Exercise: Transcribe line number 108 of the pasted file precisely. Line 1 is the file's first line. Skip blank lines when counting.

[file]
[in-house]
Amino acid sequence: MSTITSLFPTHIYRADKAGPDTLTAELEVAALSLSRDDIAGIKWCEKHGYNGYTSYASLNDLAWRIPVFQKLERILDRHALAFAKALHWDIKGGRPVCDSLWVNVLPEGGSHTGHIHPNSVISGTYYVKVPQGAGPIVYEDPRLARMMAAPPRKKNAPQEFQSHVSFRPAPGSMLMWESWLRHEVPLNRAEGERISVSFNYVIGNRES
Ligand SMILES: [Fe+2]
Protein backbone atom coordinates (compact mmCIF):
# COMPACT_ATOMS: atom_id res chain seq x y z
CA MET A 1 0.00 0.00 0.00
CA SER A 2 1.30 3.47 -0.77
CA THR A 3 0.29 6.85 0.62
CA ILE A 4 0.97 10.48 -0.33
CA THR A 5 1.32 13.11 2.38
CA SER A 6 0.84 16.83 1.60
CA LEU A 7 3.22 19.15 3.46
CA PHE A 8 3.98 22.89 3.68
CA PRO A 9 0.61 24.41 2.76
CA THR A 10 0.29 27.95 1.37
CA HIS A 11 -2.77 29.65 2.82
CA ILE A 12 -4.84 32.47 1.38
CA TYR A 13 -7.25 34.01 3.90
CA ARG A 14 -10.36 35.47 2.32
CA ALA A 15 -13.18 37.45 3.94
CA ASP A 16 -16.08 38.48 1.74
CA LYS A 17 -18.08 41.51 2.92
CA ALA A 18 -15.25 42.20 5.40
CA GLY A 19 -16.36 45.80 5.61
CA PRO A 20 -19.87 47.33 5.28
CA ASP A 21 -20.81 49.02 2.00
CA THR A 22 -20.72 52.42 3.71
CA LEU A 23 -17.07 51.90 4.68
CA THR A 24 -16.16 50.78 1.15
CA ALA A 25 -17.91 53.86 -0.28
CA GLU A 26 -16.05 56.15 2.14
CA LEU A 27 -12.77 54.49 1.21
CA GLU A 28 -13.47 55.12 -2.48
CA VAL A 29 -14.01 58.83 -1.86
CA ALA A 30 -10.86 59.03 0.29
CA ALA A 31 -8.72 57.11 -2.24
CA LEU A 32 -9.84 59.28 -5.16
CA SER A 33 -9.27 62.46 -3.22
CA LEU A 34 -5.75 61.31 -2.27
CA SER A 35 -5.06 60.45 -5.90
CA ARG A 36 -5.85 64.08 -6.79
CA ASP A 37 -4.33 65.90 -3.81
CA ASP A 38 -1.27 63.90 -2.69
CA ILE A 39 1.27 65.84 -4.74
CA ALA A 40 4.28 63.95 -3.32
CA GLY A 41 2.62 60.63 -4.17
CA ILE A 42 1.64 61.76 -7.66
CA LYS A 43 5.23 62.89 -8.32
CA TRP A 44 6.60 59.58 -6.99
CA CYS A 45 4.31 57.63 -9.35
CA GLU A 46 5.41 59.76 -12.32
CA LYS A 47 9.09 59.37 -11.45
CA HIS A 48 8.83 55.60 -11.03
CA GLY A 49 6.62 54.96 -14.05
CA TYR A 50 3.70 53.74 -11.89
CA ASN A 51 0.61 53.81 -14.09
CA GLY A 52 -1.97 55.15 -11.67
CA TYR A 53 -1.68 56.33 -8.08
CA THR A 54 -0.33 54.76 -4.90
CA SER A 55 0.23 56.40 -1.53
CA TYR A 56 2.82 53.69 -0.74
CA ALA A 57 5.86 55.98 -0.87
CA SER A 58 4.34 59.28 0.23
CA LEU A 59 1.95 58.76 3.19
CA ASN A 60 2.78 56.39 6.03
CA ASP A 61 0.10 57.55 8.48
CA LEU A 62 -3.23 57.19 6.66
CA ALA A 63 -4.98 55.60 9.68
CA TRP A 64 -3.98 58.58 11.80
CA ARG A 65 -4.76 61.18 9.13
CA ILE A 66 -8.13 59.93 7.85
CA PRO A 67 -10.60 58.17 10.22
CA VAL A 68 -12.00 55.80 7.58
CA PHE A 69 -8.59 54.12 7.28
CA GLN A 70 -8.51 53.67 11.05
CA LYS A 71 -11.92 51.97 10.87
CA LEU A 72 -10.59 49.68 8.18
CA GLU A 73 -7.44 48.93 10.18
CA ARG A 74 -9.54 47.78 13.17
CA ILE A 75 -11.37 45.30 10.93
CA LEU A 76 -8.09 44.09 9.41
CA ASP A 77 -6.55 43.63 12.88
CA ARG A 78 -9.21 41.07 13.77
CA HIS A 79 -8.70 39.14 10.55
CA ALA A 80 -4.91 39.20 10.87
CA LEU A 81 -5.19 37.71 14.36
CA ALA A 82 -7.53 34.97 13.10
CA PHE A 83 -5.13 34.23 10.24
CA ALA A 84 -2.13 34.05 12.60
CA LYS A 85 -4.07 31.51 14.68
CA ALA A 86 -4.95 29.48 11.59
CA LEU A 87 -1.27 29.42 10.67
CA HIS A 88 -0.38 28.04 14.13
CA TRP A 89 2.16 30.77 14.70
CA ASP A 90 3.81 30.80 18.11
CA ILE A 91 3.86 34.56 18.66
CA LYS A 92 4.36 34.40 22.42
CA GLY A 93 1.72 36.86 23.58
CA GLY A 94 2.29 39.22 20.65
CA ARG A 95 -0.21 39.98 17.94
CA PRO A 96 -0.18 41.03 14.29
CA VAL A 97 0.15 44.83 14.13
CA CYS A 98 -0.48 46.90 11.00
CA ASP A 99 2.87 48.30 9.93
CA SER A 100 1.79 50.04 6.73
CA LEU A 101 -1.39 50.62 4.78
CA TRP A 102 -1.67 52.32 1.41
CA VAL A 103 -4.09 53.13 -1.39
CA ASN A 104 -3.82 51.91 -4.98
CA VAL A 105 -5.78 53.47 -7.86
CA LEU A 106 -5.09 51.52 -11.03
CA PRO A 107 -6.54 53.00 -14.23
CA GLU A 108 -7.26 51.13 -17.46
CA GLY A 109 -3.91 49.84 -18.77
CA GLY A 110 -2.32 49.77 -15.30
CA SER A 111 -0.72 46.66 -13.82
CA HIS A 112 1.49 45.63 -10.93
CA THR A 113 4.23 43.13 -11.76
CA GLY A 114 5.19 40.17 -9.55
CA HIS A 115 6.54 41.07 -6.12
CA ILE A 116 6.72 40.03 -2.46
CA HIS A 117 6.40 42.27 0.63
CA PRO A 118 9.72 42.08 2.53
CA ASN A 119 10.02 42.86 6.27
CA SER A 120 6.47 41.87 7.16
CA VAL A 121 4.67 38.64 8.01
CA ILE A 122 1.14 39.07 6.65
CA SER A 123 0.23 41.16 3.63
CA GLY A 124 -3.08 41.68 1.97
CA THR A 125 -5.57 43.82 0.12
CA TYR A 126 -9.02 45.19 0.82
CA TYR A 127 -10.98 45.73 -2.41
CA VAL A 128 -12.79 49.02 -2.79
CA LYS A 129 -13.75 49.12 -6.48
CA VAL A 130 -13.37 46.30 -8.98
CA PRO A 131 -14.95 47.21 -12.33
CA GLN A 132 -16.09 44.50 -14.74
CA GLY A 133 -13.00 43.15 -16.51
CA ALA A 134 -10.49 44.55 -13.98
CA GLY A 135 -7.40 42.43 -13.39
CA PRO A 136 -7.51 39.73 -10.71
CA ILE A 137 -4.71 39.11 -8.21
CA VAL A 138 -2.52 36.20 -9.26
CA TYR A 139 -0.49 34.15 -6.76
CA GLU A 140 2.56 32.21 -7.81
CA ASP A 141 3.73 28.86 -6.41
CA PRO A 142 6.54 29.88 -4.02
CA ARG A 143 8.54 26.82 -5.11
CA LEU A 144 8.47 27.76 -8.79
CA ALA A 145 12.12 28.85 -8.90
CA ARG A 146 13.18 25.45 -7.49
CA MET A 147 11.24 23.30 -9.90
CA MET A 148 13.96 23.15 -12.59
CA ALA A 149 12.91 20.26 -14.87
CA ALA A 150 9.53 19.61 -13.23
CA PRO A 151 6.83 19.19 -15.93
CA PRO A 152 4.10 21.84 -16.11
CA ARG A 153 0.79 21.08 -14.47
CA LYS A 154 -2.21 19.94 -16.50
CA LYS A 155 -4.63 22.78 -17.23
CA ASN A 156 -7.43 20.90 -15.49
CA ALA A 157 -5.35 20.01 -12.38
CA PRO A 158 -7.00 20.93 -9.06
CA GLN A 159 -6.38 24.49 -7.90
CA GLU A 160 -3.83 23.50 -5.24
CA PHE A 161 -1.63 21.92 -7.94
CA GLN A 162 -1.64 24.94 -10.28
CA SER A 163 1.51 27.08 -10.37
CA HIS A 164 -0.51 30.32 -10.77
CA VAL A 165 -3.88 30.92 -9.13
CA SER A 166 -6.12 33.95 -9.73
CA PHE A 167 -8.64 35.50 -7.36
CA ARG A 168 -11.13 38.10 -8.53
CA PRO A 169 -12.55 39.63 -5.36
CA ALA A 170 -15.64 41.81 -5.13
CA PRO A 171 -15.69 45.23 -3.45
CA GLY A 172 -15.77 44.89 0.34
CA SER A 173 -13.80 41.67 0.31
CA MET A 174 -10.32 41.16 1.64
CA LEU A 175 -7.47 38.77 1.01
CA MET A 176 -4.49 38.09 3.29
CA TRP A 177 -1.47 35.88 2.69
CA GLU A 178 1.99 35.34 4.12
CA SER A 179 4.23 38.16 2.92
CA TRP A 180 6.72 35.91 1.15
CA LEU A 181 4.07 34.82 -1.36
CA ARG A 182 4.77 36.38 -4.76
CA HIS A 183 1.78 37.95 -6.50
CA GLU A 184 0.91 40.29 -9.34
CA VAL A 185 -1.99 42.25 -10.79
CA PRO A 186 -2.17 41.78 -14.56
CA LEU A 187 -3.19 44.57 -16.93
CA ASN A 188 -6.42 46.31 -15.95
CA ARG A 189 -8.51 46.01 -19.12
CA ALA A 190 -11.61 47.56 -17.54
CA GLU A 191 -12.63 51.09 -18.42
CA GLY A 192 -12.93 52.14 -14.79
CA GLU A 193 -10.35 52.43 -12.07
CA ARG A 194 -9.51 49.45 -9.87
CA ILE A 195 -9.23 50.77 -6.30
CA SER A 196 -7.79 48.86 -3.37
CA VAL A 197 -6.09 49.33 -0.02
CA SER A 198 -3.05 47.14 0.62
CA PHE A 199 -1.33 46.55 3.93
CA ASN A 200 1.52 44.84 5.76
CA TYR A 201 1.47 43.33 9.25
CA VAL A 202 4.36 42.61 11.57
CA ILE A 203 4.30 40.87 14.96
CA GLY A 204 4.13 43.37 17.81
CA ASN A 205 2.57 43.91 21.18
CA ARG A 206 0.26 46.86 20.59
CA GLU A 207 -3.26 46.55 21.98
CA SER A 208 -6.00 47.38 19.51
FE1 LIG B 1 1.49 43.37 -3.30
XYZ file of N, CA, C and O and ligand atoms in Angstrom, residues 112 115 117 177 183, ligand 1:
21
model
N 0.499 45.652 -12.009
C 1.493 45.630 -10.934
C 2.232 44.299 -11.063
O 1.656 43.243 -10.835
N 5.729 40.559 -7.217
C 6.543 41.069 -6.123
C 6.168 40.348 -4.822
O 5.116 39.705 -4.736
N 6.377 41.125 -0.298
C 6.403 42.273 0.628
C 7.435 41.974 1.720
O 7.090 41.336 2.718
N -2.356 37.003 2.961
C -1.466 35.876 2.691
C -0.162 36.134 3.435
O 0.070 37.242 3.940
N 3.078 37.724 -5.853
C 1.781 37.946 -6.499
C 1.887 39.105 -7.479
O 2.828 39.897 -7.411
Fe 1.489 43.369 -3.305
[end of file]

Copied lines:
CA VAL A 103 -4.09 53.13 -1.39